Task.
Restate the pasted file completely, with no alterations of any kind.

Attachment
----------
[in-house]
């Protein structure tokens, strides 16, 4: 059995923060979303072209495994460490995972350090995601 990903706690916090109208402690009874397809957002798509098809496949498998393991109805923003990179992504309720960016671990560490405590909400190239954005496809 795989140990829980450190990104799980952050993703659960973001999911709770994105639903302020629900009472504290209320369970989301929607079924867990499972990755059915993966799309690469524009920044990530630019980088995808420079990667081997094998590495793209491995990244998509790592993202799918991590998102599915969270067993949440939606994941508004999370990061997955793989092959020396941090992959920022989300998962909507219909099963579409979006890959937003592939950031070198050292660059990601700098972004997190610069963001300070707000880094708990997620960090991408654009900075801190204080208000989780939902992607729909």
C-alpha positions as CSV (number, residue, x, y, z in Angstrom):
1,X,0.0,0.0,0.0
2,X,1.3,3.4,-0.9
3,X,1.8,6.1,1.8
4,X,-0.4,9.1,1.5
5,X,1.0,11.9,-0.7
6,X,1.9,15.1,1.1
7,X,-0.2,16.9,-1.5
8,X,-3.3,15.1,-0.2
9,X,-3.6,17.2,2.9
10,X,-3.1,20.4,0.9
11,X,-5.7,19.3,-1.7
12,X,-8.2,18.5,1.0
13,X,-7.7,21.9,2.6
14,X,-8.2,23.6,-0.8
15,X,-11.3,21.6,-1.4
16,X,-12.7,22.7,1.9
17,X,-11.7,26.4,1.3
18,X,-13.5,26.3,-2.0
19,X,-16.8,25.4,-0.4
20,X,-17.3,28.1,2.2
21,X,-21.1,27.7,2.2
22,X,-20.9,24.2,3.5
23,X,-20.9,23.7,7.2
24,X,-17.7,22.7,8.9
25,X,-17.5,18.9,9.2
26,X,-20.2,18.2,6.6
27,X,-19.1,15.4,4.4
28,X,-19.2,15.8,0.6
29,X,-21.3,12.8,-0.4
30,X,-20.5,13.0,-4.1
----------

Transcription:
[in-house]
């Protein structure tokens, strides 16, 4: 059995923060979303072209495994460490995972350090995601 990903706690916090109208402690009874397809957002798509098809496949498998393991109805923003990179992504309720960016671990560490405590909400190239954005496809 795989140990829980450190990104799980952050993703659960973001999911709770994105639903302020629900009472504290209320369970989301929607079924867990499972990755059915993966799309690469524009920044990530630019980088995808420079990667081997094998590495793209491995990244998509790592993202799918991590998102599915969270067993949440939606994941508004999370990061997955793989092959020396941090992959920022989300998962909507219909099963579409979006890959937003592939950031070198050292660059990601700098972004997190610069963001300070707000880094708990997620960090991408654009900075801190204080208000989780939902992607729909």
C-alpha positions as CSV (number, residue, x, y, z in Angstrom):
1,X,0.0,0.0,0.0
2,X,1.3,3.4,-0.9
3,X,1.8,6.1,1.8
4,X,-0.4,9.1,1.5
5,X,1.0,11.9,-0.7
6,X,1.9,15.1,1.1
7,X,-0.2,16.9,-1.5
8,X,-3.3,15.1,-0.2
9,X,-3.6,17.2,2.9
10,X,-3.1,20.4,0.9
11,X,-5.7,19.3,-1.7
12,X,-8.2,18.5,1.0
13,X,-7.7,21.9,2.6
14,X,-8.2,23.6,-0.8
15,X,-11.3,21.6,-1.4
16,X,-12.7,22.7,1.9
17,X,-11.7,26.4,1.3
18,X,-13.5,26.3,-2.0
19,X,-16.8,25.4,-0.4
20,X,-17.3,28.1,2.2
21,X,-21.1,27.7,2.2
22,X,-20.9,24.2,3.5
23,X,-20.9,23.7,7.2
24,X,-17.7,22.7,8.9
25,X,-17.5,18.9,9.2
26,X,-20.2,18.2,6.6
27,X,-19.1,15.4,4.4
28,X,-19.2,15.8,0.6
29,X,-21.3,12.8,-0.4
30,X,-20.5,13.0,-4.1